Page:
I wrote about Lukewarmers a while back. Idiotracker has also discussed them, and Eli calls them Luckwarmers. Tamsin Edwards’s recent Guardian article has, however, reinvigorated the topic and Brigitte Nerlich has tried to understand the emergence and spread of such labels.
My understanding of the basic Lukewarmer viewpoint is that they regard lower climate sensitivity values as being more likely than the IPCC suggests, and higher one as being less likely. Replace IPCC with mainstream scientists, or whatever other term seems more appropriate, if you wish. Since the impacts probably depend on the temperature change, this means that Lukewarmers presumably think that, for a given future emission pathway, the impacts will probably be less severe than the IPCC suggests. This then means that we potentially have more time to develop sensible policy and technology, and that we can focus on other important things, before focusing on what should be done with regards to climate change. It would seem, though, that Lukewarmers essentially ignore – or downweight – evidence that suggests that their preferred probability distribution function may be incorrect.
I have, unfortunately, made the mistake of reading some recent posts by self-professed Lukewarmers. I won’t link to them, but you can probably find them if you want to. It appears that there are some subtleties about Lukewarmers that I may not have appreciated. The range for the scientific view seems quite broad, and appears – in some cases – to essentially include the full IPCC position and – in others – to be verging on outright denial. There are some other subtleties. Lukewarmers apparently regard themselves as being in the sensible middle, between two extremes. This presumably means that everyone else regards themselves as being in one of the ridiculous extremes? Lukewarmers apparently want to do reasonable, good things, as opposed to everyone else who wants to do silly, bad things. Apparently being a Lukewarmer also means that if you can’t actually find an explicit description of someone else’s view, you can just make one up, because it is obvious what it has to be. In addition, if you can find one, you can still say “they might have said this, but it’s clear that they really meant that”. Apparently, virtually everyone else is a Green activist. Lukewarmers also seem to think that “play the ball, not the man” applies only to other people; labels are discouraged, unless you are a self-professed Lukewarmer.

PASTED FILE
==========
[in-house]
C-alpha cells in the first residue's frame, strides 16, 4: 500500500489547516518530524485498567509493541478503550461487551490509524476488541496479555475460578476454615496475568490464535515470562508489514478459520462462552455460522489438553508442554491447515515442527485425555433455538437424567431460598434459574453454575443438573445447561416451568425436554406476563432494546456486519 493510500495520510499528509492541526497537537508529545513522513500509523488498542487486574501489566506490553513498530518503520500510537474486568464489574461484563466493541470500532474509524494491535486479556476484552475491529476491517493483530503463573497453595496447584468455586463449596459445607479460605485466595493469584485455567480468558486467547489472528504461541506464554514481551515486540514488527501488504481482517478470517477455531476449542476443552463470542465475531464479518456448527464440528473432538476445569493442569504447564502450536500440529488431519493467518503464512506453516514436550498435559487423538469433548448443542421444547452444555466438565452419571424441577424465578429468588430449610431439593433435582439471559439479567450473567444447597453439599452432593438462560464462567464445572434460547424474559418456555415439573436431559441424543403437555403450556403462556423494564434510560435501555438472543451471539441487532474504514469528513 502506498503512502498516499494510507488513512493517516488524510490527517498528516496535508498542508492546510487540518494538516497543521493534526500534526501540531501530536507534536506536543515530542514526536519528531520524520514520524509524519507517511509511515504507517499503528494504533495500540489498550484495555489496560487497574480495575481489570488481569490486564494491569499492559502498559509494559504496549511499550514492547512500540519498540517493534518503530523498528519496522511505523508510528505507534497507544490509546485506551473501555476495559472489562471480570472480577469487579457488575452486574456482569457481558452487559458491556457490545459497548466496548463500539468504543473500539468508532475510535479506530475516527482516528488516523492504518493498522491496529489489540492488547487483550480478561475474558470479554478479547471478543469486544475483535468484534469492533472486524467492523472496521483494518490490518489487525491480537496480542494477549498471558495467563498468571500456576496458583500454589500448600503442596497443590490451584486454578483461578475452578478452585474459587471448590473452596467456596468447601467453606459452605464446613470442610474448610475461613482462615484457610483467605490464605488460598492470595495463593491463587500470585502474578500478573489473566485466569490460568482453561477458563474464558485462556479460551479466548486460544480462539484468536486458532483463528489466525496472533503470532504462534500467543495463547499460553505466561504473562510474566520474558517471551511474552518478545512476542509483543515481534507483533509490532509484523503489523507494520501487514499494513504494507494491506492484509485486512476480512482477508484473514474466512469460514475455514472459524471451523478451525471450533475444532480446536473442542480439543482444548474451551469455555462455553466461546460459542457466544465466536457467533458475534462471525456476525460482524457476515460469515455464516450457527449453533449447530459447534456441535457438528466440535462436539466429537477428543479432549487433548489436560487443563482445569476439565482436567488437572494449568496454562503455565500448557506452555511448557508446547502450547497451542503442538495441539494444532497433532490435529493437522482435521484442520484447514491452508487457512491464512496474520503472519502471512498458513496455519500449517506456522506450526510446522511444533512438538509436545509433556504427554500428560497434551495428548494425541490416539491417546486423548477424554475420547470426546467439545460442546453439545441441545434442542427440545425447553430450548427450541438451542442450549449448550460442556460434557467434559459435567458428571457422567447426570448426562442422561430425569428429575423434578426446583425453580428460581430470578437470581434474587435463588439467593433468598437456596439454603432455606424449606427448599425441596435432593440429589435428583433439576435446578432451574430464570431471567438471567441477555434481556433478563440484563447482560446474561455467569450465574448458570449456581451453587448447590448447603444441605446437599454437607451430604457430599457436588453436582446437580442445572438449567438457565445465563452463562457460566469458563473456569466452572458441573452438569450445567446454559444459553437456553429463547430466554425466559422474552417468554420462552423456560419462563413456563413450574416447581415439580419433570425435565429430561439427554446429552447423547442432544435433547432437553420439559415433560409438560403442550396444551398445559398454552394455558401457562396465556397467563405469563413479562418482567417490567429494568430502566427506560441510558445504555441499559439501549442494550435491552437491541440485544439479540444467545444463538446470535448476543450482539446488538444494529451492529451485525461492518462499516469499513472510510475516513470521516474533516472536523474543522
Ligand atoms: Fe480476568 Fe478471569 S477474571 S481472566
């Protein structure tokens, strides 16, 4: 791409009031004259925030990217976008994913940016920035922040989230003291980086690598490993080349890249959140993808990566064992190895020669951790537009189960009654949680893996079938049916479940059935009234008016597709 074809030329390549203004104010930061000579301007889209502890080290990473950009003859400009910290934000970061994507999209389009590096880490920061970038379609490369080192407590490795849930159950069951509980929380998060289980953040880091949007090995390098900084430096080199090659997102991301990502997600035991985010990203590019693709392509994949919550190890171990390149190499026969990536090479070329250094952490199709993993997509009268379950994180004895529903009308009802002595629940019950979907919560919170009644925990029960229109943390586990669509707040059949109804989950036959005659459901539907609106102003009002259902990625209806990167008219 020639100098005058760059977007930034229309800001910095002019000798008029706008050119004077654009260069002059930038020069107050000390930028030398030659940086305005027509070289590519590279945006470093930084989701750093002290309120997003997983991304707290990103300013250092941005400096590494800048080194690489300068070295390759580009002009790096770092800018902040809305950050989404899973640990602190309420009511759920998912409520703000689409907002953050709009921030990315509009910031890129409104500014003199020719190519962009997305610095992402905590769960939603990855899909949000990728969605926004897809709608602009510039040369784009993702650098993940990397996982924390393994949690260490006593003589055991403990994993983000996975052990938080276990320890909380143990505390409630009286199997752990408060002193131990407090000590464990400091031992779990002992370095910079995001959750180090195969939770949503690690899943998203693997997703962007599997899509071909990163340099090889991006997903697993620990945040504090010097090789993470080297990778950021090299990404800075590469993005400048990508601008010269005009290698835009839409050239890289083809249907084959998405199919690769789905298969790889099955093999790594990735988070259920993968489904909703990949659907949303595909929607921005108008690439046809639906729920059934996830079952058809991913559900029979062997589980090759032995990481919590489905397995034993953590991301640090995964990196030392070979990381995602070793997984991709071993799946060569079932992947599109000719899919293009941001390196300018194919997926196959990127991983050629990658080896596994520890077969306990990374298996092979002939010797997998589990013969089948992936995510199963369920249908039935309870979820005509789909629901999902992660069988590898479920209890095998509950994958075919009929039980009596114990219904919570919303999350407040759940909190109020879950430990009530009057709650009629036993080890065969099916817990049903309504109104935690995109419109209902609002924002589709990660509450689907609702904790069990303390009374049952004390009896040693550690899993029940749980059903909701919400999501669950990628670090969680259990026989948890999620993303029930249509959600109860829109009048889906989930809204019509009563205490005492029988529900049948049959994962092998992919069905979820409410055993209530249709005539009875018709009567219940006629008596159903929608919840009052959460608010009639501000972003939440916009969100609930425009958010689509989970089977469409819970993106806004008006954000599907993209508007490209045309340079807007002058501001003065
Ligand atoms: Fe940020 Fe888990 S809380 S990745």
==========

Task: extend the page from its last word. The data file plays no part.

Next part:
So, all in all, I’ve been rather confused by this whole episode. I think it probably stems from my assuming that the Lukewarmer viewpoint was a scientific viewpoint, rather than a political viewpoint. I suspect that Chris Shaw’s comment on Brigitte Nerlich’s post puts things into the right perspective. Lukewarmerism appears to be a way of attempting to justify a certain policy position, rather than a genuine attempt to develop a position based on a reasonable interpretation of the available evidence. If things go as they have in the recent past, I will be vitriolically told that I’m completely wrong about this, by people who then say things that are entirely consistent with what I’ve just said.
Moderation note: I know my tagline has changed, but civility is still encouraged. Let’s keep comments civil and thoughtful. I’ve also discovered that Lukewarmers tend to be very sensitive. Mild criticism is, according to some Lukewarmers, an attack. As such, I’m going to moderate heavily if necessary; I’m not interested in any attacks on individuals – well, mild criticisms.